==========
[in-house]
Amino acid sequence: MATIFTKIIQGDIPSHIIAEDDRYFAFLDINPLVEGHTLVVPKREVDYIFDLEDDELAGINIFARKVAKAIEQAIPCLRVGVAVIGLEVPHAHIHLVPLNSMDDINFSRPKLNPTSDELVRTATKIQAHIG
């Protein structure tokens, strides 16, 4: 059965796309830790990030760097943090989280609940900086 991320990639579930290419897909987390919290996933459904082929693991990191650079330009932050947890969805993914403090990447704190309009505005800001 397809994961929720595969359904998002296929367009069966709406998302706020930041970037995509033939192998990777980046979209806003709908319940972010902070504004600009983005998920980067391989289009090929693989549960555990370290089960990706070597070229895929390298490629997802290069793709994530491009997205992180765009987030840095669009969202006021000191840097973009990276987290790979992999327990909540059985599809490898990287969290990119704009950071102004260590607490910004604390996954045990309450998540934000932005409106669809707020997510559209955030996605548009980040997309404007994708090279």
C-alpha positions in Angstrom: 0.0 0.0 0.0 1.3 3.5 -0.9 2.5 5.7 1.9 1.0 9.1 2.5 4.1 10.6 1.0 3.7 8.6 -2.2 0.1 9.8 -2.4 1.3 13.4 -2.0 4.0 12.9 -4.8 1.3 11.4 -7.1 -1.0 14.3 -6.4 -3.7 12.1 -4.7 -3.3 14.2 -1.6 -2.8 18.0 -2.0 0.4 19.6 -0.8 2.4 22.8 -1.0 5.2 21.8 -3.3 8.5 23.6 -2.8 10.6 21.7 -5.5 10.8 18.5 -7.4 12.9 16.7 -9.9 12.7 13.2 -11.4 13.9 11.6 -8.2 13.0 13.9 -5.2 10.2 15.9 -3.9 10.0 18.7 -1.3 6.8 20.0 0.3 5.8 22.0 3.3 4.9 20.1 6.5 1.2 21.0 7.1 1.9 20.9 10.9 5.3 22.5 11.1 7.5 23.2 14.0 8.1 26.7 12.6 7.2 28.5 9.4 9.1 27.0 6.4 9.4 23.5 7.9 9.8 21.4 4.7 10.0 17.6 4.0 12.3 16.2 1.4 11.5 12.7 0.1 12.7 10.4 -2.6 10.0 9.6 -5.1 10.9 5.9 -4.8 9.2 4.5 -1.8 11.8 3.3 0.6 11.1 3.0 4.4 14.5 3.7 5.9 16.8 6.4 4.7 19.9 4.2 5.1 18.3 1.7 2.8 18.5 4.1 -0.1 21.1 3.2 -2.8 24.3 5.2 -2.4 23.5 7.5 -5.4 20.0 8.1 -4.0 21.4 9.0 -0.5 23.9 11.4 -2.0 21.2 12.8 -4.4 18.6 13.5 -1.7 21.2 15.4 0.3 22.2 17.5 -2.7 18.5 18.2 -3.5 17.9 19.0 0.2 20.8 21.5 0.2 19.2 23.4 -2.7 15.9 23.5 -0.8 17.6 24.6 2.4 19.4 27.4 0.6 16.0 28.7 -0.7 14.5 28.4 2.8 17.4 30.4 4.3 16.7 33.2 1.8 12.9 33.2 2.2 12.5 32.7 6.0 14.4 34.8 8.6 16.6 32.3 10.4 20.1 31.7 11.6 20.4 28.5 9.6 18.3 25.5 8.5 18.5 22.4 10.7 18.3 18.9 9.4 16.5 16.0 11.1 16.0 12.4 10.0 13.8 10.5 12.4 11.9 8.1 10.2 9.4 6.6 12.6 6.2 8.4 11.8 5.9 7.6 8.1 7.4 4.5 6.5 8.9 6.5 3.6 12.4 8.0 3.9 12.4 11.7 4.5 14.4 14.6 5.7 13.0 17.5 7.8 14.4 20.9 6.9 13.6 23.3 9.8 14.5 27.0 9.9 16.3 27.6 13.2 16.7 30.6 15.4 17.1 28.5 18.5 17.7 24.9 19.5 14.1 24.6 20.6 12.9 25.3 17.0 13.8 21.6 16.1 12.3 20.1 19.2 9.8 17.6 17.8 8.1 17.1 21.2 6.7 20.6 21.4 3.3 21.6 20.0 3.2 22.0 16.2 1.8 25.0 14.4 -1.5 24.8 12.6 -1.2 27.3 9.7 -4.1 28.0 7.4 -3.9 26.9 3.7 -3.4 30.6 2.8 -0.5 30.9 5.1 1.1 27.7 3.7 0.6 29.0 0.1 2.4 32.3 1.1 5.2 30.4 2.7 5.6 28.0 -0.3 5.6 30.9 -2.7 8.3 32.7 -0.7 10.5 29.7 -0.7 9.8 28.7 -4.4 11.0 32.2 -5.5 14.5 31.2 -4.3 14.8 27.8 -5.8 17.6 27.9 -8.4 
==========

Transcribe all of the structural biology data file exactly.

[in-house]
Amino acid sequence: MATIFTKIIQGDIPSHIIAEDDRYFAFLDINPLVEGHTLVVPKREVDYIFDLEDDELAGINIFARKVAKAIEQAIPCLRVGVAVIGLEVPHAHIHLVPLNSMDDINFSRPKLNPTSDELVRTATKIQAHIG
């Protein structure tokens, strides 16, 4: 059965796309830790990030760097943090989280609940900086 991320990639579930290419897909987390919290996933459904082929693991990191650079330009932050947890969805993914403090990447704190309009505005800001 397809994961929720595969359904998002296929367009069966709406998302706020930041970037995509033939192998990777980046979209806003709908319940972010902070504004600009983005998920980067391989289009090929693989549960555990370290089960990706070597070229895929390298490629997802290069793709994530491009997205992180765009987030840095669009969202006021000191840097973009990276987290790979992999327990909540059985599809490898990287969290990119704009950071102004260590607490910004604390996954045990309450998540934000932005409106669809707020997510559209955030996605548009980040997309404007994708090279």
C-alpha positions in Angstrom: 0.0 0.0 0.0 1.3 3.5 -0.9 2.5 5.7 1.9 1.0 9.1 2.5 4.1 10.6 1.0 3.7 8.6 -2.2 0.1 9.8 -2.4 1.3 13.4 -2.0 4.0 12.9 -4.8 1.3 11.4 -7.1 -1.0 14.3 -6.4 -3.7 12.1 -4.7 -3.3 14.2 -1.6 -2.8 18.0 -2.0 0.4 19.6 -0.8 2.4 22.8 -1.0 5.2 21.8 -3.3 8.5 23.6 -2.8 10.6 21.7 -5.5 10.8 18.5 -7.4 12.9 16.7 -9.9 12.7 13.2 -11.4 13.9 11.6 -8.2 13.0 13.9 -5.2 10.2 15.9 -3.9 10.0 18.7 -1.3 6.8 20.0 0.3 5.8 22.0 3.3 4.9 20.1 6.5 1.2 21.0 7.1 1.9 20.9 10.9 5.3 22.5 11.1 7.5 23.2 14.0 8.1 26.7 12.6 7.2 28.5 9.4 9.1 27.0 6.4 9.4 23.5 7.9 9.8 21.4 4.7 10.0 17.6 4.0 12.3 16.2 1.4 11.5 12.7 0.1 12.7 10.4 -2.6 10.0 9.6 -5.1 10.9 5.9 -4.8 9.2 4.5 -1.8 11.8 3.3 0.6 11.1 3.0 4.4 14.5 3.7 5.9 16.8 6.4 4.7 19.9 4.2 5.1 18.3 1.7 2.8 18.5 4.1 -0.1 21.1 3.2 -2.8 24.3 5.2 -2.4 23.5 7.5 -5.4 20.0 8.1 -4.0 21.4 9.0 -0.5 23.9 11.4 -2.0 21.2 12.8 -4.4 18.6 13.5 -1.7 21.2 15.4 0.3 22.2 17.5 -2.7 18.5 18.2 -3.5 17.9 19.0 0.2 20.8 21.5 0.2 19.2 23.4 -2.7 15.9 23.5 -0.8 17.6 24.6 2.4 19.4 27.4 0.6 16.0 28.7 -0.7 14.5 28.4 2.8 17.4 30.4 4.3 16.7 33.2 1.8 12.9 33.2 2.2 12.5 32.7 6.0 14.4 34.8 8.6 16.6 32.3 10.4 20.1 31.7 11.6 20.4 28.5 9.6 18.3 25.5 8.5 18.5 22.4 10.7 18.3 18.9 9.4 16.5 16.0 11.1 16.0 12.4 10.0 13.8 10.5 12.4 11.9 8.1 10.2 9.4 6.6 12.6 6.2 8.4 11.8 5.9 7.6 8.1 7.4 4.5 6.5 8.9 6.5 3.6 12.4 8.0 3.9 12.4 11.7 4.5 14.4 14.6 5.7 13.0 17.5 7.8 14.4 20.9 6.9 13.6 23.3 9.8 14.5 27.0 9.9 16.3 27.6 13.2 16.7 30.6 15.4 17.1 28.5 18.5 17.7 24.9 19.5 14.1 24.6 20.6 12.9 25.3 17.0 13.8 21.6 16.1 12.3 20.1 19.2 9.8 17.6 17.8 8.1 17.1 21.2 6.7 20.6 21.4 3.3 21.6 20.0 3.2 22.0 16.2 1.8 25.0 14.4 -1.5 24.8 12.6 -1.2 27.3 9.7 -4.1 28.0 7.4 -3.9 26.9 3.7 -3.4 30.6 2.8 -0.5 30.9 5.1 1.1 27.7 3.7 0.6 29.0 0.1 2.4 32.3 1.1 5.2 30.4 2.7 5.6 28.0 -0.3 5.6 30.9 -2.7 8.3 32.7 -0.7 10.5 29.7 -0.7 9.8 28.7 -4.4 11.0 32.2 -5.5 14.5 31.2 -4.3 14.8 27.8 -5.8 17.6 27.9 -8.4 